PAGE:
cnTapping the EV + PV synergy
“The synergy was already there,” says Hayes of EV + PV. “The automakers just had to figure out how to tap into it – and now they are.”

While some other major solar installers were quicker to the EV + PV punch than REC Solar – for instance, SolarCity, arguably the industry leader in this respect, at least among large solar installers, Hayes thinks his company is still ahead of most of the solar industry in the race to tap the solar-charged driving revolution.

“It’s such a brand new game,” he explains.

Hayes figures REC Solar is about six months to a year ahead of much of the rest of the U.S. solar industry on EV + PV. However, he knows that lead will shrink rapidly, due to what he sees as the inevitable recognition among solar installers, auto makers and EV charging station producers of the powerful, and lucrative, solar-charged driving synergy.

“The senior executives [at other solar installers] are starting to figure it out. Sooner or later, everyone is going to see the synergy,” he explains.

Big future dividends
In the meantime, REC Solar continues to forge ahead, convinced of the value of integrating EV into its PV selling strategies.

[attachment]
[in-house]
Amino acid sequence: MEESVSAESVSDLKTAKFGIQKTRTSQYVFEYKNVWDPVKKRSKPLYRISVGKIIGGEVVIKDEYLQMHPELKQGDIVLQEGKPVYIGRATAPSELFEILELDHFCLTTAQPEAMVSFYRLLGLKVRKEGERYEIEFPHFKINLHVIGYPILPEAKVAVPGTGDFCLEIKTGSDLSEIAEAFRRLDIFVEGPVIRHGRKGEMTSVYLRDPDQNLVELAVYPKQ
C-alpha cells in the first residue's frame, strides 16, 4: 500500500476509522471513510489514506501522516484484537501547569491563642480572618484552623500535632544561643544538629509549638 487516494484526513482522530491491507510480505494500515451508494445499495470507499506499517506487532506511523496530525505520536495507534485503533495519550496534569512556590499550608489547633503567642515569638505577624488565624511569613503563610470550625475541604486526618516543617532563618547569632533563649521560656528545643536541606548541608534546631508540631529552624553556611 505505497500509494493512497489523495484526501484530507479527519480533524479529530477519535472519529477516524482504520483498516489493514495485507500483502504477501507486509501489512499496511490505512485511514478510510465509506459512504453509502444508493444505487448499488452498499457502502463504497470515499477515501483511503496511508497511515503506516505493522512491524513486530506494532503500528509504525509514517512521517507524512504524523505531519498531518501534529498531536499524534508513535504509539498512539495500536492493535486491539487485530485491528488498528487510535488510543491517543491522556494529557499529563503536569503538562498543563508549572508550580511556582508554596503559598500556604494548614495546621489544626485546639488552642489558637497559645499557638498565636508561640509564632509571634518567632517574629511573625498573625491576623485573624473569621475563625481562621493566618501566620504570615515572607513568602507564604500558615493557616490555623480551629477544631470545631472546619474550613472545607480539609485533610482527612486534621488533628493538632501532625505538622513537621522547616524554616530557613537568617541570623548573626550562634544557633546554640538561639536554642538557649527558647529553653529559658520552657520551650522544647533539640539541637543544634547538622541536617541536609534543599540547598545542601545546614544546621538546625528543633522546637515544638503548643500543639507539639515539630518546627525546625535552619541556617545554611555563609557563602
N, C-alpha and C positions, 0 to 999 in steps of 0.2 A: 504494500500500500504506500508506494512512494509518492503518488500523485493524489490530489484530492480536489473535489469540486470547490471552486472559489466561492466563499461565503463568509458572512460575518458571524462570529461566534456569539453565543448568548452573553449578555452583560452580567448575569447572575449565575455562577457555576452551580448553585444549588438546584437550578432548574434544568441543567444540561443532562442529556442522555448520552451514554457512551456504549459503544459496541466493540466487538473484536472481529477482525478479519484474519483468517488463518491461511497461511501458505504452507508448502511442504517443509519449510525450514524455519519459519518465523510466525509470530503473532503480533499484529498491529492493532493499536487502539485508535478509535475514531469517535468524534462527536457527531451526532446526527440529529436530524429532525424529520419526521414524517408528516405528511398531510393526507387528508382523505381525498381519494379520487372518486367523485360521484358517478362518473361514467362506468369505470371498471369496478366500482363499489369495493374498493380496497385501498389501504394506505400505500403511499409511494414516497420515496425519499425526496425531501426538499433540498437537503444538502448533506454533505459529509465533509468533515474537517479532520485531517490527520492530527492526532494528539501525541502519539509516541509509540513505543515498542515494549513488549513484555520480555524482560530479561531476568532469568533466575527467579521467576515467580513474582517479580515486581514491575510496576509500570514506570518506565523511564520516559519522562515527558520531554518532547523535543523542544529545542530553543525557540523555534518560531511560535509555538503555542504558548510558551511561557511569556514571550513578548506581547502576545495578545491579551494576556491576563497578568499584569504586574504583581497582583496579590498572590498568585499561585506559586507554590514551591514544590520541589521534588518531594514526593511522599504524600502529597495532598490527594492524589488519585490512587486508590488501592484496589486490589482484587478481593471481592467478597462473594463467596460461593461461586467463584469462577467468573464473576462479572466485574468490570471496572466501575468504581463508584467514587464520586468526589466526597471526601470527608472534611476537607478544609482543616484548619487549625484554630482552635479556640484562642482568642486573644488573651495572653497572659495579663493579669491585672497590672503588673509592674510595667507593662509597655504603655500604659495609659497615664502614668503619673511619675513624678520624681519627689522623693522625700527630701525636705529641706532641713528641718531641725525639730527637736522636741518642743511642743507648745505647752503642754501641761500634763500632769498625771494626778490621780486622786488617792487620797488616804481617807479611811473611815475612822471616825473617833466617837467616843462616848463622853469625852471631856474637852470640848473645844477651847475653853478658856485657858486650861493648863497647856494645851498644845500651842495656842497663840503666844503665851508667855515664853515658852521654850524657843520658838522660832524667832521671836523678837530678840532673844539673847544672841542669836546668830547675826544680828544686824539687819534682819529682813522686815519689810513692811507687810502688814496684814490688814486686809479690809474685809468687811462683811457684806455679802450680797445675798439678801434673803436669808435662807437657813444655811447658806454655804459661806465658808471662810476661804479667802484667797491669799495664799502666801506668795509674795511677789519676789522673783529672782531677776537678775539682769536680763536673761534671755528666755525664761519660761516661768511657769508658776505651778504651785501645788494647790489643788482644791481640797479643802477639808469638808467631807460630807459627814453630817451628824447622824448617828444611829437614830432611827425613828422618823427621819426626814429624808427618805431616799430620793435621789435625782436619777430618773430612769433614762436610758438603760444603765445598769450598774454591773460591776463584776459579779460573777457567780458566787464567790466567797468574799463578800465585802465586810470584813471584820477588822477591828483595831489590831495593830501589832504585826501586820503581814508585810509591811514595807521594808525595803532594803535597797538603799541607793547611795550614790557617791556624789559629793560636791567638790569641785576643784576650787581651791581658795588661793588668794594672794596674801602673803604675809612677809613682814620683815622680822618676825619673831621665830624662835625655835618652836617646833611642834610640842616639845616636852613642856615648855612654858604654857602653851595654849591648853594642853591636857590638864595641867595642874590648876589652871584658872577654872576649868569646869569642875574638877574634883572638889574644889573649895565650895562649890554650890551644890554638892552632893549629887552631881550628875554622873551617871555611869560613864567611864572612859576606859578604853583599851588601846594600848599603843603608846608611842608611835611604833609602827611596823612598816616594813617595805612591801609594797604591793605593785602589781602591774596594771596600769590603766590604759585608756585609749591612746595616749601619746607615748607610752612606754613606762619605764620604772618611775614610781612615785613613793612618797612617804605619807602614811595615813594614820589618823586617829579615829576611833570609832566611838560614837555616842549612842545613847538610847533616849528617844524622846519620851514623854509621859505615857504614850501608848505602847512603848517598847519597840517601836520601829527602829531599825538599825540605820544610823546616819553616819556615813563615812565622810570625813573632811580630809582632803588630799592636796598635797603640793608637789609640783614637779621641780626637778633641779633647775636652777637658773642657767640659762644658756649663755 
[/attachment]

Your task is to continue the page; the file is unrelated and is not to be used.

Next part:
ll“From a strategy perspective, EV charging stations are not our core business,” says Hayes of the GE WattStation + REC Solar partnership, which, he says, could see REC Solar offer WattStations to customers who chose a solar leasing option essentially for “free”. “But it’s going to yield big dividends down the road.”

REC Solar has begun to keep track of prospective residential solar customers who indicate they want to buy an EV and is now ready to pitch both PV and EV, plus, of course, EV charging station installation to that customer. According to Hayes, REC Solar is already set up to do WattStation installations thanks to the fact that it already employs licensed electricians to work on home solar installations.

EV buyers interested in home solar
In fact, says Hayes, REC Solar currently has about 250 prospective customers who want to buy a home solar system precisely because they already have an EV – or will soon have one. The company wouldn’t have known about this had it not been asking prospective customers directly about their interest in EVs. Now, it can pitch both a home solar system and an GE WattStation installation to these prospective customers.

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The new knowledge about customers means potential extra business for REC Solar, both at the time of installation, and, perhaps in the future, if, for instance, homeowners with one EV, decide to add another EV and need to build out their PV system in order to produce more, personally generated, clean, green, electricity for their electric vehicles.

Of course, while REC Solar is at the front of the curve on solar-charged driving, there’s plenty more to be learned and, ideally, if you’re Hayes, analyzed and turned into a mechanism for growing REC Solar’s share of the burgeoning U.S. solar market.

“We are in the very early stages of discovering what customers want,” says Hayes. “But it’s clear it’s going to be a huge opportunity.”